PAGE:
Get Your Elmiron Lawsuit Reviewed for Free by Skilled Defective Drug Attorneys
Parker Waichman LLP is reviewing cases involving severe side effects affecting vision, such as blindness and vision loss, suffered by patients who have been prescribed Elmiron (pentosan polysulfate sodium) who are now interested in filing lawsuits to recover monetary compensation for Elmiron eye damage.
If you or a loved one have been prescribed Elmiron and suffered eye damage such as blindness or vision loss, protect your legal rights by contacting Parker Waichman today at 1-800-YOUR-LAWYER. We won’t charge you for anything unless you receive a settlement from your Elmiron lawsuit. Click here for Elmiron Timeline.
What Is Elmiron?
Elmiron is a commonly prescribed weak blood thinner (anticoagulant). Elmiron is used to treat bladder pain or discomfort caused by Cystitis of the bladder. Elmiron contains the active ingredient pentosan polysulfate sodium (PPS). According to ICHelp.com, Elmiron is the only medication approved by the U.S. Food and Drug Administration Interstitial Cystitis (also known as bladder pain syndrome or IC/BPS).
Interstitial Cystitis (Bladder Pain Syndrome or IC/BPS)
Interstitial Cystitis is a debilitating, chronic and rare urogenital disease that presents symptoms such as bladder pressure, pain in the lower back, lower abdomen, or pelvic area, Hunner’s lesions or glomerulations in adults feeling moderate to severe pain, urinary urgency and micturition frequency. In patients suffering from Interstitial Cystitis, the patient’s pelvic nerve sends a signal to the brain that creates an urgency to urinate. However, in severe IC cases, the patient may attempt to urinate approximately 40-60 times a day with small amounts of urine observed. IC is commonly mistaken as a bladder infection, but IC is not an infection. It is estimated that IC affects 2.7% to 6.53% of older women in the United States. Patients suffering from Irritable Bowel Syndrome (INS), Fibromyalgia, or allergies are more likely to experience IC.
The Contributing Factors That Lead to Interstitial Cystitis
According to a MarketWatch.com press release, the known contributing factors that may cause interstitial Cystitis are
- a defect of the epithelium layer of the bladder,
- leaking epithelium allows toxic agents in urine to irritate the bladder wall.
- an autoimmune reaction,
- or allergy.
Diagnosing Interstitial Cystitis
Interstitial Cystitis is commonly diagnosed by performing a bladder ultrasound, cystoscopy, urine analysis, bladder stretching, a biopsy of bladder and urethra, and performing culture on the patient’s prostate fluid. There are many treatment options that provide relief for the symptoms of Interstitial Cystitis. At the release of this page, there is no cure for Interstitial Cystitis.
Market for Interstitial Cystitis Expected to Generate Greater Revenue Share Between 2017 and 2025
Interstitial cystitis (IC) is a chronic and debilitating bladder disease. IC is commonly referred to as “painful bladder syndrome,” according to an article appearing on The Express Wire. Symptoms of IC often include pressure and pain in the bladder. However, the person suffering from IC could experience milder pain radiating to his or her lower abdomen area, pelvic region, and lower back. As with most diseases, patients with IC experience pain described as mild to severe, depending on the person’s tolerance for pain, among other factors.*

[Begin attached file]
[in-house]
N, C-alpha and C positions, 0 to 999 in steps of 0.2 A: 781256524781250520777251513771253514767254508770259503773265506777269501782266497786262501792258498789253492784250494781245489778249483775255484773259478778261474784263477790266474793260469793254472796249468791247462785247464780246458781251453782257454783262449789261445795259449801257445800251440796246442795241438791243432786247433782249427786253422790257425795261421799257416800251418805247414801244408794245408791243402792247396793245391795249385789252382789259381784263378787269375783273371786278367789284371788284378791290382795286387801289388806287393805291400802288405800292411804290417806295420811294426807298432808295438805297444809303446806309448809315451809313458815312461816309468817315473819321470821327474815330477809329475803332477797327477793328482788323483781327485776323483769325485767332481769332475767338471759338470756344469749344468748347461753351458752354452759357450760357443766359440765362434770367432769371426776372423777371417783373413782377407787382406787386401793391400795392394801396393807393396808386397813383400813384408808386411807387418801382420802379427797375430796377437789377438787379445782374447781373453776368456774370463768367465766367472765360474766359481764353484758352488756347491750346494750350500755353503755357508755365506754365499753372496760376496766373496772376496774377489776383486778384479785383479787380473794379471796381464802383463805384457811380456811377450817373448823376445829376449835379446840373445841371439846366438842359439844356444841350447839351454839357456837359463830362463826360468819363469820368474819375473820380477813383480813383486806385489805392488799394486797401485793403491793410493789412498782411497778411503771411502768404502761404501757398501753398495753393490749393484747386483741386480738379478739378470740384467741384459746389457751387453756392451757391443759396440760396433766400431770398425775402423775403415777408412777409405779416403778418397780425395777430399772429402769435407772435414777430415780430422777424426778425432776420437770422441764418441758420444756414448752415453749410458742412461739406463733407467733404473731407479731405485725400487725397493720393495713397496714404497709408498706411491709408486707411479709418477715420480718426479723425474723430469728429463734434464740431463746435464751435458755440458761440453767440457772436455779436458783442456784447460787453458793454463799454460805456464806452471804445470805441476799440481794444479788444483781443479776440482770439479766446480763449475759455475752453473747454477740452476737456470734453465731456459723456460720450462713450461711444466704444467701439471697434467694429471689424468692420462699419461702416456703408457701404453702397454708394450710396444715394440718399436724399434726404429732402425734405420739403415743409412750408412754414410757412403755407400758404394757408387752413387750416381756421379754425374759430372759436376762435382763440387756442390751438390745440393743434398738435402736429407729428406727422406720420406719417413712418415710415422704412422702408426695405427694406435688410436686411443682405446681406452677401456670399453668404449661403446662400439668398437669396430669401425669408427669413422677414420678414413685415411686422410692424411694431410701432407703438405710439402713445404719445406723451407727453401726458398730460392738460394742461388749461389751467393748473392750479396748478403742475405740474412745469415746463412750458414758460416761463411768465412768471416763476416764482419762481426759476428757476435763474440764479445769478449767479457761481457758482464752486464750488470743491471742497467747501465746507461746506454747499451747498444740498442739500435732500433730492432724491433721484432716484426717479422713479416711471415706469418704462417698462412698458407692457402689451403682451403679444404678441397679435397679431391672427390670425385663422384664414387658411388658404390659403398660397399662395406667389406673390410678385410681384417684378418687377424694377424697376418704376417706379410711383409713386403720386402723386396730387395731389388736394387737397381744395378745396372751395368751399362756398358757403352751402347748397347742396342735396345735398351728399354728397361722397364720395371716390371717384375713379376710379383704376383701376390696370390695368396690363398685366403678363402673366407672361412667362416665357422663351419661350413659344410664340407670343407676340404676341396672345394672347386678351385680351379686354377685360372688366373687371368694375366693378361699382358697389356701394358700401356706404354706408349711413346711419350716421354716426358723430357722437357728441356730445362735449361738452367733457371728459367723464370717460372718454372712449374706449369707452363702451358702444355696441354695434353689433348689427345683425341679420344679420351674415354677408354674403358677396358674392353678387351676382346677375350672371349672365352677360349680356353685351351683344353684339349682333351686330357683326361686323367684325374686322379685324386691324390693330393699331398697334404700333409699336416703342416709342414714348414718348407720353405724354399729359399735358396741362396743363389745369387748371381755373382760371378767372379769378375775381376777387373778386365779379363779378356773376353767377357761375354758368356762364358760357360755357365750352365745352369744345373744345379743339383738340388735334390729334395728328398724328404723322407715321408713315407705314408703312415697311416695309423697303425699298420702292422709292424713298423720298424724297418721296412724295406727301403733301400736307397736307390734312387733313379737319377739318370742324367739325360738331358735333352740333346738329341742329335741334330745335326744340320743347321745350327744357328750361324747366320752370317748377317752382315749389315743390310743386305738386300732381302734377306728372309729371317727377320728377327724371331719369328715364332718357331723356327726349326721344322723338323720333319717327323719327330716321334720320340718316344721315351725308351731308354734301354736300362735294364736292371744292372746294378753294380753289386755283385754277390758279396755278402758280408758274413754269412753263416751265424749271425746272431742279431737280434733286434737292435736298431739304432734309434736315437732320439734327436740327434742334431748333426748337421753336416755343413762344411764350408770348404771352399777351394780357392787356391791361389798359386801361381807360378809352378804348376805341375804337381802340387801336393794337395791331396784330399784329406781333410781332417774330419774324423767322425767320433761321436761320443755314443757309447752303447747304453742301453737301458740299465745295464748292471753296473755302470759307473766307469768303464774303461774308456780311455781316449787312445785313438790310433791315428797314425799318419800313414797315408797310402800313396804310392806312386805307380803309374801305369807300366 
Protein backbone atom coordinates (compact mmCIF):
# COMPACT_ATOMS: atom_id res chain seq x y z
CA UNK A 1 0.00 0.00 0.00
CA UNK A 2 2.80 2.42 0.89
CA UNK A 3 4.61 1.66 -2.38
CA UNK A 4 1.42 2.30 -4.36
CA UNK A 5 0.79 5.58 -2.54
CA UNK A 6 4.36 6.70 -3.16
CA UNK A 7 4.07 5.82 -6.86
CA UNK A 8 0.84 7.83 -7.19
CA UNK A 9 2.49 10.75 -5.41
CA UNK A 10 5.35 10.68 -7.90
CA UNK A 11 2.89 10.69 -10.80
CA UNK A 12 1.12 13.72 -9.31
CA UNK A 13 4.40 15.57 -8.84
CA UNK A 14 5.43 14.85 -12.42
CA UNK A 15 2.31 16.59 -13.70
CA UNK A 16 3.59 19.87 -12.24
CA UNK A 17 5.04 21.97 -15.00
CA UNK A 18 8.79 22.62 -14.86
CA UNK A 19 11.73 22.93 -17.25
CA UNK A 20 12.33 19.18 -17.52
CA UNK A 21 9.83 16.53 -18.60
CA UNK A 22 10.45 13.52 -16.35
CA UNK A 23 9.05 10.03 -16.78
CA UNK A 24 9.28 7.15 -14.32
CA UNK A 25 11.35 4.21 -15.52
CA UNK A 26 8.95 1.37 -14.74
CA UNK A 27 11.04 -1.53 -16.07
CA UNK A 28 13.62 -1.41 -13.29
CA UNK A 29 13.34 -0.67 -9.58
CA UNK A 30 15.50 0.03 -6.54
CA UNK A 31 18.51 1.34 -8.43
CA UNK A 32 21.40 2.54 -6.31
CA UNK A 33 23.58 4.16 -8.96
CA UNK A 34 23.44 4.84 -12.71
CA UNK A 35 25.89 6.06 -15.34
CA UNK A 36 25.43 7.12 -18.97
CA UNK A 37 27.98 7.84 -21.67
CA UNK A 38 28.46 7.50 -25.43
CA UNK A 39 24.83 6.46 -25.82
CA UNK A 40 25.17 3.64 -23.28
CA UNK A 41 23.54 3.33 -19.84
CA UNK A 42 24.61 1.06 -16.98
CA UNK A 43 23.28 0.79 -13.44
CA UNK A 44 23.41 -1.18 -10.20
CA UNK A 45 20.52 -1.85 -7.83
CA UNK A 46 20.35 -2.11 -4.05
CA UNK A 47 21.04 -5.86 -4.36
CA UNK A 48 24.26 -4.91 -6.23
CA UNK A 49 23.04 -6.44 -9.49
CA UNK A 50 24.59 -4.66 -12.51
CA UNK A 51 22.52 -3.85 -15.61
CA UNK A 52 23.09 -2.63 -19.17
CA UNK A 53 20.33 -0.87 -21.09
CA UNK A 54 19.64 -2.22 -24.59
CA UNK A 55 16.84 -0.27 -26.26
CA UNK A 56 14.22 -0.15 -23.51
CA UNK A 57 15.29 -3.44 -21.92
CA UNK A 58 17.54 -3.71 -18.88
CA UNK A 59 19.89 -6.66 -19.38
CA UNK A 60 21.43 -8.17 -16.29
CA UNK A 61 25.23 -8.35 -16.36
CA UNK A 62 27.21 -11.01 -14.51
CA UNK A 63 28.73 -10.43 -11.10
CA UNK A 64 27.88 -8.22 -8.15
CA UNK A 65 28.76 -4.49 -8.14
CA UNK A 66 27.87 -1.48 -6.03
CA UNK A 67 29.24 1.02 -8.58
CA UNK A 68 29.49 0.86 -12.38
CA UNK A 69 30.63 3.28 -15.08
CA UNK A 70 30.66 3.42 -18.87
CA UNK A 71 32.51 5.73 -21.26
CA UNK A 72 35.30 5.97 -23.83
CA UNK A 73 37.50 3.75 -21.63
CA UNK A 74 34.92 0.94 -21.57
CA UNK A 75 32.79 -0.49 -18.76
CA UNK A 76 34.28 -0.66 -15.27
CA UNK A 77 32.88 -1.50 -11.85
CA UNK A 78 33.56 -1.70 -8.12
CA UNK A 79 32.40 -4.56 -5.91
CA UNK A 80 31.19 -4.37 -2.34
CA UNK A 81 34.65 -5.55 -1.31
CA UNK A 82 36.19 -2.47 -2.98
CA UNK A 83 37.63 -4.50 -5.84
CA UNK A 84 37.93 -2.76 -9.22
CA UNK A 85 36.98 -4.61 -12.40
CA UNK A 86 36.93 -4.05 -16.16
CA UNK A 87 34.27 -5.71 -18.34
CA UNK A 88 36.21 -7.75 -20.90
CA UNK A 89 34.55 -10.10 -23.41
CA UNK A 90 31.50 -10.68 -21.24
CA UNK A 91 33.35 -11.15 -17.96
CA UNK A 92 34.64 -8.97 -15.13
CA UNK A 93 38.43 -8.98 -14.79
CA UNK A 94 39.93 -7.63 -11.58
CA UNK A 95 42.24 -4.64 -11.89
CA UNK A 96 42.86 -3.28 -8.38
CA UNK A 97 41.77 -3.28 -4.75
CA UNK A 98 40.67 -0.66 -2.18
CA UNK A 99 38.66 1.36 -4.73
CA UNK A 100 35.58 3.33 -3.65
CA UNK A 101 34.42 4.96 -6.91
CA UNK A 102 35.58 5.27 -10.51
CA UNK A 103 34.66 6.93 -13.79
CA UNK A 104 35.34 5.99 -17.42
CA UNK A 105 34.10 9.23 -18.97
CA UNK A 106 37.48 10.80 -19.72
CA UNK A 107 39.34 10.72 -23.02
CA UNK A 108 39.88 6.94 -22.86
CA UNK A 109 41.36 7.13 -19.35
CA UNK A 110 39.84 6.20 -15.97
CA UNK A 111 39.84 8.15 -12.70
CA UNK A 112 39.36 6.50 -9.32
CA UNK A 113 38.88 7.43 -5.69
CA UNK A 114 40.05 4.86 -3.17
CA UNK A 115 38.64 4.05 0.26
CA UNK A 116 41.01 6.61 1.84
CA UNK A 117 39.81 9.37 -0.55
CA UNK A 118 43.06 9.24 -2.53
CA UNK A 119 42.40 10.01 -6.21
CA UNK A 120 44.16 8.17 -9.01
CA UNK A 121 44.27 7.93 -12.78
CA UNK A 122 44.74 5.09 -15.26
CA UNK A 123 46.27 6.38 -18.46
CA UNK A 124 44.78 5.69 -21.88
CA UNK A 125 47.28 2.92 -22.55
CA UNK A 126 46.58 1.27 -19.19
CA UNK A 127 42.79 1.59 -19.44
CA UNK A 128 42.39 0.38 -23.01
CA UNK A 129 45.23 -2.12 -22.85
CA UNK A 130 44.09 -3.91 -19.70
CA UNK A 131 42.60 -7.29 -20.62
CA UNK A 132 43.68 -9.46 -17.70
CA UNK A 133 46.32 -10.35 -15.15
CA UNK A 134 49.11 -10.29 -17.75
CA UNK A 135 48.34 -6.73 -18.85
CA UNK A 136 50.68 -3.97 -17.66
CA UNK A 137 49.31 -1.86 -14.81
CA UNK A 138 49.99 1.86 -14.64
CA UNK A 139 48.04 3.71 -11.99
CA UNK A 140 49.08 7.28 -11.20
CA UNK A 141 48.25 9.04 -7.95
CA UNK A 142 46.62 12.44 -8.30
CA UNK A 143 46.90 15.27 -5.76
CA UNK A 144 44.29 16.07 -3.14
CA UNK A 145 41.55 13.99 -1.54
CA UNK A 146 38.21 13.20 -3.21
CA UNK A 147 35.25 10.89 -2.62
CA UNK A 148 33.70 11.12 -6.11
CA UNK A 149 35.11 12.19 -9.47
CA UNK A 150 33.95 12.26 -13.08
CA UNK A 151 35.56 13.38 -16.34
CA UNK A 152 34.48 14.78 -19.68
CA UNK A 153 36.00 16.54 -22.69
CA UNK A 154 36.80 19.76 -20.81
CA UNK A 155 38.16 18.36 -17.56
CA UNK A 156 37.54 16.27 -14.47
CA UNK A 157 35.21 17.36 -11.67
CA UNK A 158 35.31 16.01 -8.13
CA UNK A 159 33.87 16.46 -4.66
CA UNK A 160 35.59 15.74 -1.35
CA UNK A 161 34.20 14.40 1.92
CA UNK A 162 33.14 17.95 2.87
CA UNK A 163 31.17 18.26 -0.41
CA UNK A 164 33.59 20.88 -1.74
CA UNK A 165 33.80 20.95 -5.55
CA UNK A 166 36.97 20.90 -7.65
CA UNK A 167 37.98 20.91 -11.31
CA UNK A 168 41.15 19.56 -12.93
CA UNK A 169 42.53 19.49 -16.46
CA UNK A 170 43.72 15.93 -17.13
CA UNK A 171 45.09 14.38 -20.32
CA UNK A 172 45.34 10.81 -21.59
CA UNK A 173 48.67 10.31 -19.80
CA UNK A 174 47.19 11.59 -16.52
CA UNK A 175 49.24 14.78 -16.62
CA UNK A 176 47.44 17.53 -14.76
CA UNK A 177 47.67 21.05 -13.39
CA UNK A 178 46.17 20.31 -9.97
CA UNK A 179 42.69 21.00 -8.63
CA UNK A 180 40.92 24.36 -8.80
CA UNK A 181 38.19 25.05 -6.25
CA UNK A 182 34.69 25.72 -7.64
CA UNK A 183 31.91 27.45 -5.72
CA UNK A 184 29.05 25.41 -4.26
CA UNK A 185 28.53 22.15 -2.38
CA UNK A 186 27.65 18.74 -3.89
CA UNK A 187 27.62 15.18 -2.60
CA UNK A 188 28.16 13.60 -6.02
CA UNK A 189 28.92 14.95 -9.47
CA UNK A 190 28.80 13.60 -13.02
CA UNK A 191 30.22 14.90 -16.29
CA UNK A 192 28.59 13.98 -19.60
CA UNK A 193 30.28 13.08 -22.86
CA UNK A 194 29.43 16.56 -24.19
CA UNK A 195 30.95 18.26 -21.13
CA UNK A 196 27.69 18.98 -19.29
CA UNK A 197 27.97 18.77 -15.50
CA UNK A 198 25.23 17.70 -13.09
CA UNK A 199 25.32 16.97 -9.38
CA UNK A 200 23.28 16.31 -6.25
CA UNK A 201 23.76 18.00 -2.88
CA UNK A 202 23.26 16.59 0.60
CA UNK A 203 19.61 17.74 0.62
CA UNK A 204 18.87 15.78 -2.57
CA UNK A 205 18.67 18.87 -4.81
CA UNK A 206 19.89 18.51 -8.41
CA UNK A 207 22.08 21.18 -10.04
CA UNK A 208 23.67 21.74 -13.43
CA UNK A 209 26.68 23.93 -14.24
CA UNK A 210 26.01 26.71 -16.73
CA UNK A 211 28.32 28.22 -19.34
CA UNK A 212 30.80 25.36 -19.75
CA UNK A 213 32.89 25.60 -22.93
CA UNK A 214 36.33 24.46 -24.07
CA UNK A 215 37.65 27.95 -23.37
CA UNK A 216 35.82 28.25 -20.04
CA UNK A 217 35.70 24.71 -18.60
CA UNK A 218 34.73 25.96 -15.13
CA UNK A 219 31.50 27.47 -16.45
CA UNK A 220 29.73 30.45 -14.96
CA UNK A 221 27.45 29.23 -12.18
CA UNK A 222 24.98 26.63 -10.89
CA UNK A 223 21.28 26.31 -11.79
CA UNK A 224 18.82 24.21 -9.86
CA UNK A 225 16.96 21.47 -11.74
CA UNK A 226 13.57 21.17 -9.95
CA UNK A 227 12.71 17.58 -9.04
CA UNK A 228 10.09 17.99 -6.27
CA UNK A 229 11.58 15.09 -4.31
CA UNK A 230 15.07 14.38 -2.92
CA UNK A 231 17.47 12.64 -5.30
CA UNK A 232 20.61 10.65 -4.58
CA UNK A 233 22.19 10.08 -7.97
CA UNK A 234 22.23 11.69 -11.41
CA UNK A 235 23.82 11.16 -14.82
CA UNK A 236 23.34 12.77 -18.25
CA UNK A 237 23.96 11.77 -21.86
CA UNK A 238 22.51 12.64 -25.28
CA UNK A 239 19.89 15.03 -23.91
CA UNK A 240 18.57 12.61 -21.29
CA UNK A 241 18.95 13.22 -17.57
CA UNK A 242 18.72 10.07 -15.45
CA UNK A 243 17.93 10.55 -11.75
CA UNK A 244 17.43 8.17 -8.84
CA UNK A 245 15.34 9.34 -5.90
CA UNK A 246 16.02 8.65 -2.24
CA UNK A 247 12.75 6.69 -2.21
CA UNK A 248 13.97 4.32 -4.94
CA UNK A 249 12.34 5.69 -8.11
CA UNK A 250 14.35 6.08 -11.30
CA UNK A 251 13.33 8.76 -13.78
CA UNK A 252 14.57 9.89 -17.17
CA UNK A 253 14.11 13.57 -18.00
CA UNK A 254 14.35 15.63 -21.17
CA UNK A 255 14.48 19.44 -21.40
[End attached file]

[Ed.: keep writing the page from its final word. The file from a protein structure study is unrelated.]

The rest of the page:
The IC patient’s pelvic nerve could be the source of the condition. The patient’s pelvic nerve misinterprets signals from the bladder to the brain. The result is a frequent feeling to urinate; however, the bladder produces a small volume of urine. While most healthy people urinate about seven times per day, the patient with IC might try to go to the bathroom between 40 and 60 times daily. The perception that the patient with IC needs to urinate is a tremendous disruption in one’s daily life.
Many IC sufferers confuse IC symptoms with those commonly associated with a bladder infection. IC is not a bladder infection, however. Doctors have determined that the IC patient has a defect of the epithelium layer of the bladder. The patient’s leaking epithelium layer permits the toxic components in urine to irritate the bladder wall. The irritation of the bladder wall creates a false sense of urgency to urinate.
Doctors have identified additional health factors that could contribute to developing IC. Contributing factors include genetics, autoimmune reactions, allergies, or infections. Doctors admit that they do not fully understand how these factors might contribute to the onset of IC.
Doctors use various diagnostic tools to arrive at a diagnosis of IC for a patient. Diagnostic tools include urinalysis, a biopsy of the bladder and urethra cells, cystoscopy, prostate fluid cultures, and bladder stretching.
Currently, there is no cure for IC. Through extensive research, drug manufacturers have developed medication and therapies that provide a measure of relief from IC symptoms.
Since a cure is not known at this time, physicians prescribe five stages of therapy to relieve the patient’s symptoms. The first stage is physical therapy. Next, the patient will take oral medications like amitriptyline, which helps reduce bladder spasms, and Elmiron (pentosan polysulfate sodium) to reconstruct the wall lining the patient’s bladder. Doctors may prescribe additional medications like steroids to reduce inflammation and prescribe hydroxyzine or dimethyl sulfoxide to help block pain in the most severe cases.
If the primary course of medicinal treatments proves unsuccessful, then doctors will prescribe neurostimulation as the third stage of treatment. Neurostimulation includes therapies like transcutaneous electrical stimulation and sacral nerve stimulation.
The fourth phase of IC treatment involves a course of cyclosporine. Cyclosporine is a medication designed to change the bladder’s immunity response. Finally, the fifth stage — and most invasive — is a surgical intervention or bladder detention.
Doctors have two options when prescribing medication for IC: Elmiron (pentosan polysulfate sodium) and a drug called Rimso-50 (dimethyl sulfoxide). Elmiron has been “off-patent” for ten years. The U.S. FDA approved Elmiron on September 26, 1996, but its patent expired in January of 2010. Rimso-50 is also off-patent and has been since 2002.
As a result of the only two prescription drugs with no valid patents, the market for new prescription medications is open to new entries. Since doctors’ options are limited to antidepressant drugs like amitriptyline, antihistamines like hydroxyzine, or analgesics medicines, both opioid and non-steroidal, the market for treatment is ripe for a new entry.